I first met this soup at a Mother’s day lunch and never imagined that I’d be calling it Witches’ Broth and serving it up myself a few years later at a Hallowe’en party. I should assure you that this renaming says more about the thick green colour of the soup than it does about my views on motherhood …
It is hardly a well-kept secret that Hallowe’en ranks high on my list of all-time favourite festivities. It comes at a magical time of year when the days are shortening, the air is cooling and the trees are resplendent in their cloaks of fiery colours. The children’s excitement is on a par with that of Christmas in our house as they delve deep down into their dressing-up box to pull out black gowns, orange and green-striped stockings, pointed hats and vampire fangs. We decorate the house with silvery cobwebs, read stories of errant witches and shiver at the bone-rattling skeletons in Berlioz’ dream of a Witches’ Sabbath.
I think that what makes this festival particularly special for me is that there are no pre-conceived ideas about what form the traditions should take and no expectations of receiving presents among our children. They enjoy themselves enormously through the simple pleasure that comes from sparking their imaginations and partying with friends.
Unlike in the depressing scene depicted by William Langley, we have amiable neighbours who are happy to collude in a little organised trick-or-treating, while our costumes and party trimmings are largely homemade and provide an opportunity for creative fun.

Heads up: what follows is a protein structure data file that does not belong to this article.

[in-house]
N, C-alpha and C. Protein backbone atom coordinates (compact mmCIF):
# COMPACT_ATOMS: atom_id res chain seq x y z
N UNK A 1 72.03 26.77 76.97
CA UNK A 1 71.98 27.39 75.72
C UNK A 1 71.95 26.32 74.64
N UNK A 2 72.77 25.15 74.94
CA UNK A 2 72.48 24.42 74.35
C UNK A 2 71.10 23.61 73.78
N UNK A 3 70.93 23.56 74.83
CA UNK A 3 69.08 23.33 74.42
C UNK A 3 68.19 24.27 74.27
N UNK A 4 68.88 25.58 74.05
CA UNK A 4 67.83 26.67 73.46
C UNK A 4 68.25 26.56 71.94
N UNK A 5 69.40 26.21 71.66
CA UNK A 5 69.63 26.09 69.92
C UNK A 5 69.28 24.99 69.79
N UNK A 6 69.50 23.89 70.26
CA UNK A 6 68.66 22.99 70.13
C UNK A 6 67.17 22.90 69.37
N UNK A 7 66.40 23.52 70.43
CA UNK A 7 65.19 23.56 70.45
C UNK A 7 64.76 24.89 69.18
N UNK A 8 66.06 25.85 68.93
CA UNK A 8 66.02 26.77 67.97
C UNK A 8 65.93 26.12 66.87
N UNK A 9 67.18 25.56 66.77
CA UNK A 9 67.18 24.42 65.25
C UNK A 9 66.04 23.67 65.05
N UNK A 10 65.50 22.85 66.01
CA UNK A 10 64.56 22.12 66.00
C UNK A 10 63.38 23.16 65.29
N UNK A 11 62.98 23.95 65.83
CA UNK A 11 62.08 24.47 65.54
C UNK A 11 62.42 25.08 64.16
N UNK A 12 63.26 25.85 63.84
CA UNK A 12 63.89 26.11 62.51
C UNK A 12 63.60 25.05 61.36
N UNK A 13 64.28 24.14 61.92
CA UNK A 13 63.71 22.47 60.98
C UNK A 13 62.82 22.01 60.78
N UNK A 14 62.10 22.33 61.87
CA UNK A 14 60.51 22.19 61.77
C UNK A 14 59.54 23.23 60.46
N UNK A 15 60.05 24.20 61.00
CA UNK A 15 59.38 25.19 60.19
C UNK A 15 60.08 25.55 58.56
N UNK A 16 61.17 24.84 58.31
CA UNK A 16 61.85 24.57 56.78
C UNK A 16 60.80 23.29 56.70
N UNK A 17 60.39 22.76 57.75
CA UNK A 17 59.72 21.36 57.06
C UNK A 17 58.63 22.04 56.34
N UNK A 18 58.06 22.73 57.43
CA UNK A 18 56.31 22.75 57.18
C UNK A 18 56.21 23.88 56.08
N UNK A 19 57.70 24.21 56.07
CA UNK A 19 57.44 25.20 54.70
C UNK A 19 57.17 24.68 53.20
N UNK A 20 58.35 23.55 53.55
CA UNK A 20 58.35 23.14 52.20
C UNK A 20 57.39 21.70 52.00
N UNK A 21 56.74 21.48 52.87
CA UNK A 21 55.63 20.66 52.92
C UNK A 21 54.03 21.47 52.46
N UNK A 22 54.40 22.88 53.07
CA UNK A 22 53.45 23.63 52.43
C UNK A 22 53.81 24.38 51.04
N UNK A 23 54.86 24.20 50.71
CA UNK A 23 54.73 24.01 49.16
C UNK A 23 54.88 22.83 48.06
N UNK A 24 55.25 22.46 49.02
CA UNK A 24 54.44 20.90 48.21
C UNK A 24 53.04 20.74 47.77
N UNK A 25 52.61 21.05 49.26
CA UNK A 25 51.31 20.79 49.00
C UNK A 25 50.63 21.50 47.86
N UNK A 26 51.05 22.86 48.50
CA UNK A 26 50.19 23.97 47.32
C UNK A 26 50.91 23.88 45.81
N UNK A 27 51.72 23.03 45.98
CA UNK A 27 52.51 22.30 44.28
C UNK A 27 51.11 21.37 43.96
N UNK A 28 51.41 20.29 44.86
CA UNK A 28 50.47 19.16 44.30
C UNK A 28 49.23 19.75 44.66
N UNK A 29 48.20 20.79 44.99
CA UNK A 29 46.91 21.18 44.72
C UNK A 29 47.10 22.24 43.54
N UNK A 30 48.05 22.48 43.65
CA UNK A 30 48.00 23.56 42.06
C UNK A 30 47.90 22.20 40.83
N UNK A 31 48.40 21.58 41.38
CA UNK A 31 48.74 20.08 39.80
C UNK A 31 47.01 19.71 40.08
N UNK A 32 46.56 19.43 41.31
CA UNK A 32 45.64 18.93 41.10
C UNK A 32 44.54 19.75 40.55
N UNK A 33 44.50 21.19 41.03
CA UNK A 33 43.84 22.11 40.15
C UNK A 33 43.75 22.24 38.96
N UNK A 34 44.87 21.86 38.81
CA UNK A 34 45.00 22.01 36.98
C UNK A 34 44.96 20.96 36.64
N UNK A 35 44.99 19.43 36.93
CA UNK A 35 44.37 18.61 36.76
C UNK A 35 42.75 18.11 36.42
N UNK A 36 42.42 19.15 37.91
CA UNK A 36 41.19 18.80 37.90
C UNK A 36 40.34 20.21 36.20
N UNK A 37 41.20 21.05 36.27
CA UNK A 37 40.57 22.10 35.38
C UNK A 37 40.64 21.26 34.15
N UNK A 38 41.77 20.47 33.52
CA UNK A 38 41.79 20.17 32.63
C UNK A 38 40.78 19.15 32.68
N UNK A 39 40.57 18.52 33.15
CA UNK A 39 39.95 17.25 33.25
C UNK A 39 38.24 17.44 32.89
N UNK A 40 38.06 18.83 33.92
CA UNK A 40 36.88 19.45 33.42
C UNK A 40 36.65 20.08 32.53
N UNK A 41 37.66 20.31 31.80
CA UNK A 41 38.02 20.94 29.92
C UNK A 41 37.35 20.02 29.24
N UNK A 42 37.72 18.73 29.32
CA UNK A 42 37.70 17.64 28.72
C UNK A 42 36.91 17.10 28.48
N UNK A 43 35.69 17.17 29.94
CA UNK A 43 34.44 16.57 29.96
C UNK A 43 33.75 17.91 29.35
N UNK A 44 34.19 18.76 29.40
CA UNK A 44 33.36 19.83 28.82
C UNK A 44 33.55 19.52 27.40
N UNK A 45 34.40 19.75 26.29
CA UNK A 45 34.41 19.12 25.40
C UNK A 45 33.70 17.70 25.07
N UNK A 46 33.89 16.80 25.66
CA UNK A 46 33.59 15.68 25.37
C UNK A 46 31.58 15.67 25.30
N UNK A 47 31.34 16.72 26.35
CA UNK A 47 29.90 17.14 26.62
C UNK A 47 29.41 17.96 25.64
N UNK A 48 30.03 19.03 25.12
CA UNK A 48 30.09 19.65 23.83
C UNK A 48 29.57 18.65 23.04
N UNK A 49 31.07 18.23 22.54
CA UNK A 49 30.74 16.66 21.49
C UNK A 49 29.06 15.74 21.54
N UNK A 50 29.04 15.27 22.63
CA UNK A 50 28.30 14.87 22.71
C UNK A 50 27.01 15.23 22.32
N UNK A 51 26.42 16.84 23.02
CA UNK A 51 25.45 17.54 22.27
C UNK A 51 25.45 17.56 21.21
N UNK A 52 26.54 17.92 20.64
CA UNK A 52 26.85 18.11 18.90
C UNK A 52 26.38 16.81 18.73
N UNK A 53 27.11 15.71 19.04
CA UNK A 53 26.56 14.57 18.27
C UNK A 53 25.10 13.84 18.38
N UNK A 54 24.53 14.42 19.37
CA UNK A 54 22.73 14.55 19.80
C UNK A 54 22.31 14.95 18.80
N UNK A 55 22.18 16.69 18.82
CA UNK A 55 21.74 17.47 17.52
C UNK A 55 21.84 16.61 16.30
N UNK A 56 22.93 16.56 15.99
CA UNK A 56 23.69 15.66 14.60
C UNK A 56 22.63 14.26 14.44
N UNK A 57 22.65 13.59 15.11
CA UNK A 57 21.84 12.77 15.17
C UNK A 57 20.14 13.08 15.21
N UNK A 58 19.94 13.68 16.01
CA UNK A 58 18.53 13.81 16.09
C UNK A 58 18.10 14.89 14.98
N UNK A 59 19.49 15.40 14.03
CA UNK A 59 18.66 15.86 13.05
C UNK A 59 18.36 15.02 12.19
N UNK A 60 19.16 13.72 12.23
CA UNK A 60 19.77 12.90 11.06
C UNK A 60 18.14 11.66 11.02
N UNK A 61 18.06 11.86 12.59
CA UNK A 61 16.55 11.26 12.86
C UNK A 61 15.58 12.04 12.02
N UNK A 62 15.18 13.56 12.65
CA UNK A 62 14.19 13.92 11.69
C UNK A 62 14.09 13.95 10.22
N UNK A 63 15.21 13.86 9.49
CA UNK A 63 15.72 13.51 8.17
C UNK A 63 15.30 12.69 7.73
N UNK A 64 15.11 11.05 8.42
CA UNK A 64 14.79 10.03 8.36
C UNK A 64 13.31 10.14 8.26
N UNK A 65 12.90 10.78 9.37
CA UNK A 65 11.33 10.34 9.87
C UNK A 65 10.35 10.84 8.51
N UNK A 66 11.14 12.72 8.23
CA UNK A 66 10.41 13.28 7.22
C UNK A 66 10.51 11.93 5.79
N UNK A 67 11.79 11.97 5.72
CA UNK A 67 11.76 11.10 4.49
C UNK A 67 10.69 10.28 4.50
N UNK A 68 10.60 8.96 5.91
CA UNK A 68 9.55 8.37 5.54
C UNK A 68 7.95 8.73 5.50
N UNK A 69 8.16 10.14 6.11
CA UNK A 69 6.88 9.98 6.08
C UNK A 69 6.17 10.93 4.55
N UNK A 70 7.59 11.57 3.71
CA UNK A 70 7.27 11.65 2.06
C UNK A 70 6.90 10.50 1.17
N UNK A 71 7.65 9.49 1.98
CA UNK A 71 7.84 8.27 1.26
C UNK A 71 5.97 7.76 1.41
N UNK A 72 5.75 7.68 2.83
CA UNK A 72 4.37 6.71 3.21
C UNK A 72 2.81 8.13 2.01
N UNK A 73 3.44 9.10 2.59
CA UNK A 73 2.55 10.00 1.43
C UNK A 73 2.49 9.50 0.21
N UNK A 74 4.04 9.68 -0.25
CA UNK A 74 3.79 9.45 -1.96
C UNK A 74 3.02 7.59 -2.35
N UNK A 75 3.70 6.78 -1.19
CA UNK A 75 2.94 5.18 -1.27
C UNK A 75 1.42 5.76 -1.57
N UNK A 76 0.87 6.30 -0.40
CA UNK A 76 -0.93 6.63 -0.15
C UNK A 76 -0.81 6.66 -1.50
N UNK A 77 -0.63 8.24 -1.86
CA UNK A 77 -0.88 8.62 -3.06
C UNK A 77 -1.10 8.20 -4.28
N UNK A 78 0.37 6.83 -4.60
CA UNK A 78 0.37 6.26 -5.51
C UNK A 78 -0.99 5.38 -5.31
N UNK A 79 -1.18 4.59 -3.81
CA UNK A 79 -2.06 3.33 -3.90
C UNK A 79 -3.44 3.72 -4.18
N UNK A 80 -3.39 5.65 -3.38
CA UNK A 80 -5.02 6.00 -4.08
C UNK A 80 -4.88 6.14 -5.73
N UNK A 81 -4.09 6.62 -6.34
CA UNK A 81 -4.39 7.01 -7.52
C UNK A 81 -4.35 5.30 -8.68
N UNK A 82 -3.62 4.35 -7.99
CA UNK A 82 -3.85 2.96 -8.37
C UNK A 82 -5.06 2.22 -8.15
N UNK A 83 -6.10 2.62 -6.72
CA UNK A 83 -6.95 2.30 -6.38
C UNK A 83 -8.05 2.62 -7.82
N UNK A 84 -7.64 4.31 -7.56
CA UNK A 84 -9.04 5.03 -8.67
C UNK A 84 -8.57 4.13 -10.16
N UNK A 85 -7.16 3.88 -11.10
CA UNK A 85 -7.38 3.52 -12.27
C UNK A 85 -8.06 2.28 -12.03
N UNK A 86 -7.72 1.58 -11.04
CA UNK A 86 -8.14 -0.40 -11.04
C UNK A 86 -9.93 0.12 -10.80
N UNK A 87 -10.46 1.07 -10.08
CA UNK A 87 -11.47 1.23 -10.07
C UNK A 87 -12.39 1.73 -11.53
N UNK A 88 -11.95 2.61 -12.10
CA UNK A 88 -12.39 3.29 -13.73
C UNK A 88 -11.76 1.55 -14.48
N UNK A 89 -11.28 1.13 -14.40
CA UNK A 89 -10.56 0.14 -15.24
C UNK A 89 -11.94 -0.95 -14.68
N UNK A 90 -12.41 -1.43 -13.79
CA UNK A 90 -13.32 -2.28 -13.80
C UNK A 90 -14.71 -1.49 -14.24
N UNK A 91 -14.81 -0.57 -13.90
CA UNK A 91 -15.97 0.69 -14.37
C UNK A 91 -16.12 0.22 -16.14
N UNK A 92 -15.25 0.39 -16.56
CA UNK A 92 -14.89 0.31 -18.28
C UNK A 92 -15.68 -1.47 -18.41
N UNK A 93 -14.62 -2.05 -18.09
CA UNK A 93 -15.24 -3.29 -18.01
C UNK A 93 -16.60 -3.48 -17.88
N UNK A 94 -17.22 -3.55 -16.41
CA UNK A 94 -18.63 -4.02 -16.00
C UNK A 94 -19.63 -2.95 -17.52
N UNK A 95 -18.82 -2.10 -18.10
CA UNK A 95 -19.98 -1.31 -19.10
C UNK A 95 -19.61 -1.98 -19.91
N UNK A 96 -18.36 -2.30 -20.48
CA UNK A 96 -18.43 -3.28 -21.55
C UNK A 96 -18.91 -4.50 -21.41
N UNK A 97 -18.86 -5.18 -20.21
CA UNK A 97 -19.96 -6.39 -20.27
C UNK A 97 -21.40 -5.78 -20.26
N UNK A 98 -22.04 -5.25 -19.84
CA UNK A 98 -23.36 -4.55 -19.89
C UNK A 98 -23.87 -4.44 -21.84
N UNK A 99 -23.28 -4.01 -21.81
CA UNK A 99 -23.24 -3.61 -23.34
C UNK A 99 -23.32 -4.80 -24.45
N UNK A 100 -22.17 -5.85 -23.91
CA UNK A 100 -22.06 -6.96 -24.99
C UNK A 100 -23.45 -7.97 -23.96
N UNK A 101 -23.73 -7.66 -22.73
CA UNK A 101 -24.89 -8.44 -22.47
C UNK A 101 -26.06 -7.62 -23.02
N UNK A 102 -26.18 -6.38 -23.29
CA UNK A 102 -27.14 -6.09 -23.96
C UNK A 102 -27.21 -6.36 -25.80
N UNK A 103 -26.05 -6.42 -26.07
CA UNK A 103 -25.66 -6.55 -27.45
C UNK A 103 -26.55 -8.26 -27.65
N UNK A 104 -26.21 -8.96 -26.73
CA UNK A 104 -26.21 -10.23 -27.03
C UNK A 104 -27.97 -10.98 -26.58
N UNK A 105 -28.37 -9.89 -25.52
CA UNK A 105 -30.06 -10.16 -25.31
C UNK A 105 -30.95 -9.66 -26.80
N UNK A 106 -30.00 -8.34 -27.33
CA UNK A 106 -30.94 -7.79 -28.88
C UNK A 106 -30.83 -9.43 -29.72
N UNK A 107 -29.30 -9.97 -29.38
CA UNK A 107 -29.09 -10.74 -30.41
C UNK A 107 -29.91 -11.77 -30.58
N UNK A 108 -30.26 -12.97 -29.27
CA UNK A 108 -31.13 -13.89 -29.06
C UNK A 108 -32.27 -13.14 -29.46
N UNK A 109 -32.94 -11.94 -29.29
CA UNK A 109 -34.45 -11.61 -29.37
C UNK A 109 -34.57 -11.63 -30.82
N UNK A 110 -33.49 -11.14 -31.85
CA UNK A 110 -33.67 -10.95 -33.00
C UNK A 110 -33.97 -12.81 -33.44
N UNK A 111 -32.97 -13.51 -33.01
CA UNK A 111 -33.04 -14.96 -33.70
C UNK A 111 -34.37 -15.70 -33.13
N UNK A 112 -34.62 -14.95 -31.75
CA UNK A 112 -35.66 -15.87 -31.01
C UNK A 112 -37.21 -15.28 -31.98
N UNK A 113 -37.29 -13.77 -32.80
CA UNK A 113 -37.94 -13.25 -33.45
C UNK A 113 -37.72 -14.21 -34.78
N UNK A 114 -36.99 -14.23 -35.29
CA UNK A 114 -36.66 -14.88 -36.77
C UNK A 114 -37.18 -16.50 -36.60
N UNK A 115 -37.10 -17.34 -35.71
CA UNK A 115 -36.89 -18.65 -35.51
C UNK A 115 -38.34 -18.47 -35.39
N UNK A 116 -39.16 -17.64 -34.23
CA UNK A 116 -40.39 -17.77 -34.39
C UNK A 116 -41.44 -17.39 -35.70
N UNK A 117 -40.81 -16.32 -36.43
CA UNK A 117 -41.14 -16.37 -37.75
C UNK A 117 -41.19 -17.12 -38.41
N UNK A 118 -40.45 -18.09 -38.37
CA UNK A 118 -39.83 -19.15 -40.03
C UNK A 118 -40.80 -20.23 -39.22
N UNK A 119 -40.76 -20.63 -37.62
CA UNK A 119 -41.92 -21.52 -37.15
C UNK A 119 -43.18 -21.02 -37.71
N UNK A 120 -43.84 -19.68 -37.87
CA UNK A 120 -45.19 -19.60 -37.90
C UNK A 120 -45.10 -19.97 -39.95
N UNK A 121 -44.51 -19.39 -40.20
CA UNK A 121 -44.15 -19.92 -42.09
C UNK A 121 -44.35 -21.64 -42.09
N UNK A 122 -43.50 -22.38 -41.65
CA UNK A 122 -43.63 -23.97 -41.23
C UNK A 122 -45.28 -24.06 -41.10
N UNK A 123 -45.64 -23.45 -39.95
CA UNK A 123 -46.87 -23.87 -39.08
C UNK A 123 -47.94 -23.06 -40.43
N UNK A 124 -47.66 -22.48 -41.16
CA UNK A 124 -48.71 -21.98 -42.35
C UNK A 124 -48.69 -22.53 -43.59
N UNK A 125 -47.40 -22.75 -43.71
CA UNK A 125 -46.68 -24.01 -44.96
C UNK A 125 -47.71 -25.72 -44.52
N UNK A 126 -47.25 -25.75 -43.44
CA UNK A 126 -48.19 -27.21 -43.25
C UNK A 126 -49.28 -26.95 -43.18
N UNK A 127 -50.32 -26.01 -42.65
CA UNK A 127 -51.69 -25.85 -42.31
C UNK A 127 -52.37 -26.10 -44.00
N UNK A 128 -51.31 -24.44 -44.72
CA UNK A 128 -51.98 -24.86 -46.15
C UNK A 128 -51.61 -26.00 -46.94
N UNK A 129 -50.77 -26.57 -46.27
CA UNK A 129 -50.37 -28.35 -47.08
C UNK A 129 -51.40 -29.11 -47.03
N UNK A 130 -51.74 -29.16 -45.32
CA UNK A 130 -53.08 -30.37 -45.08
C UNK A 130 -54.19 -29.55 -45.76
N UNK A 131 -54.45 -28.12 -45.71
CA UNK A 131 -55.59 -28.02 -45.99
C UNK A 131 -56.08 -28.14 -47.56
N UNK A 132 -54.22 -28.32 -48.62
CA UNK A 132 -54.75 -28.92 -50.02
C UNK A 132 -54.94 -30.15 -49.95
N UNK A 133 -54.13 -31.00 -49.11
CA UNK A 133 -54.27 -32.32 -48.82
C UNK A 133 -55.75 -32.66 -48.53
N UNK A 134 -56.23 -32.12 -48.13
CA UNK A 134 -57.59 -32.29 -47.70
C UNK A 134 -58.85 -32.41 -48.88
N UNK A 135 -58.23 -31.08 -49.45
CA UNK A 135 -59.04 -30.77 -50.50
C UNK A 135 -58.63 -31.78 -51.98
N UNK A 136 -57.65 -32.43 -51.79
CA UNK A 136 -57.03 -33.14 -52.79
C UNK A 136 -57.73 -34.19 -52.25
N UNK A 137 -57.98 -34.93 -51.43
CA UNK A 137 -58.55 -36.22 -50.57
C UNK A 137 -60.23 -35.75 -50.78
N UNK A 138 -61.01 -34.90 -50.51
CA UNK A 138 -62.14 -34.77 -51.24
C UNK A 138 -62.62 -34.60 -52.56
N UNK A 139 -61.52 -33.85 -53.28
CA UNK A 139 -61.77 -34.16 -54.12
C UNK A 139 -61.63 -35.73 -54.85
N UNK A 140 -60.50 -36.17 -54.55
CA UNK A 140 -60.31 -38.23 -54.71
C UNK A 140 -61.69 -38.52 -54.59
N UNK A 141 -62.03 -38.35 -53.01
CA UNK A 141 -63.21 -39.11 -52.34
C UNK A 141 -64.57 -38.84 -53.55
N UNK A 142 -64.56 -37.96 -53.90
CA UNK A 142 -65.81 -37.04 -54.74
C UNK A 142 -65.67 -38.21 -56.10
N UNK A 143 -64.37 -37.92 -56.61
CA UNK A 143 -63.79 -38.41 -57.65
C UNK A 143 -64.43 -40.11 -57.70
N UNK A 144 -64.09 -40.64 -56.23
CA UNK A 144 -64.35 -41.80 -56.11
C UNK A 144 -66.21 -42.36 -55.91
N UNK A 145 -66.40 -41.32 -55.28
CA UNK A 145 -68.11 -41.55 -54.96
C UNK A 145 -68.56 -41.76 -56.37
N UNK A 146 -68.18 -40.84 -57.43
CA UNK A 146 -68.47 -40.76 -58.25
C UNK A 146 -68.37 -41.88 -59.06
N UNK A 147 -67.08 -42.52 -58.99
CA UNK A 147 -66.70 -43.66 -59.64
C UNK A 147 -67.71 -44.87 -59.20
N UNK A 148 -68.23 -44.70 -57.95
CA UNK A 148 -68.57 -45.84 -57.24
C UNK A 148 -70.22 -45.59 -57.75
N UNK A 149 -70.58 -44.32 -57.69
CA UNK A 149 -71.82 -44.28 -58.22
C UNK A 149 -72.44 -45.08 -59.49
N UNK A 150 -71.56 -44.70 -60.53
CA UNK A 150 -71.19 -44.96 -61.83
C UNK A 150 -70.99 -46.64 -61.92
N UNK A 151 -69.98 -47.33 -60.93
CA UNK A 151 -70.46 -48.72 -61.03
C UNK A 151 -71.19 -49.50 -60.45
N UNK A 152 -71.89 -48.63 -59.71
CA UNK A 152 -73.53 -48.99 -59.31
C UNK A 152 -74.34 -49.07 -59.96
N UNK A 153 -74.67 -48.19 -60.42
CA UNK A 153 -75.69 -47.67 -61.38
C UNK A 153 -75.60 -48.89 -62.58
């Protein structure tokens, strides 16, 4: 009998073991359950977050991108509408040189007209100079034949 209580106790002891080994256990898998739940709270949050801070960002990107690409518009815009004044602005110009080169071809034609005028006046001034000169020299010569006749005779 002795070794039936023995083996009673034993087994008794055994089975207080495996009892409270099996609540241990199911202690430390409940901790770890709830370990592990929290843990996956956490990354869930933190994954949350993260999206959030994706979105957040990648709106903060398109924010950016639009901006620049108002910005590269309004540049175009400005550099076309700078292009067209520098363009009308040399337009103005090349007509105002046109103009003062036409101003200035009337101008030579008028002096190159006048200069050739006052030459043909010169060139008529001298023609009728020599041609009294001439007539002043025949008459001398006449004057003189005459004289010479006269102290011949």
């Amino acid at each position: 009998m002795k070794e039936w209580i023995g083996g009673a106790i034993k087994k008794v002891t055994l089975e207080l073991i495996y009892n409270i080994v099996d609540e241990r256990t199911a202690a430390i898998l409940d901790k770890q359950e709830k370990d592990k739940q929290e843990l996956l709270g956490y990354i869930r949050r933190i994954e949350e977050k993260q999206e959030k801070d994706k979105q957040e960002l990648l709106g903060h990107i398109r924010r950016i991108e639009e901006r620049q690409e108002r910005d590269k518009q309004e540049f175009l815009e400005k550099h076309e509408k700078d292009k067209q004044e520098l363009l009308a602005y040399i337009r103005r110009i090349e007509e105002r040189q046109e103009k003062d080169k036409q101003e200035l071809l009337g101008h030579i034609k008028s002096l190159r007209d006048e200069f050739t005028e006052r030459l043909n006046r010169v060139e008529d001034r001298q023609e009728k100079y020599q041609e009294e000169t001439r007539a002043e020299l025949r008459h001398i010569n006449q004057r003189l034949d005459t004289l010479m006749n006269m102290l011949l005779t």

Far from being an imported custom, the roots of Hallowe’en extend further back in Britain than those of the seemingly more traditionally-celebrated Guy Fawkes night. In fact, the origins of Hallowe’en practices in America can themselves be traced to the arrival of Scottish and Irish immigrants during the nineteenth century.
So pull up your cauldrons, grab your wooden spoons and join us for a warming bowl of witches’ broth 🙂 .
Witches Broth: Pea and Mint Soup (adapted from a recipe by Charlotte Kilvington)
2 oz unsalted butter
1 large onion, peeled and chopped
600 mls chicken stock
2 lb frozen peas
1 head of firm lettuce, eg. Iceberg
a handful of fresh mint, chopped
300 mls milk
Melt the butter in a large saucepan. Add the onion and fry gently to soften.
Add the stock and frozen peas. Bring to the boil and simmer until the peas are tender.
Add the lettuce and mint. Continue cooking until the lettuce has wilted.
Stir in the milk.
Blend in a food processor and season to taste.
Serve with a swirl of single cream on top – pull through from the centre outwards with a toothpick to create a spider’s web.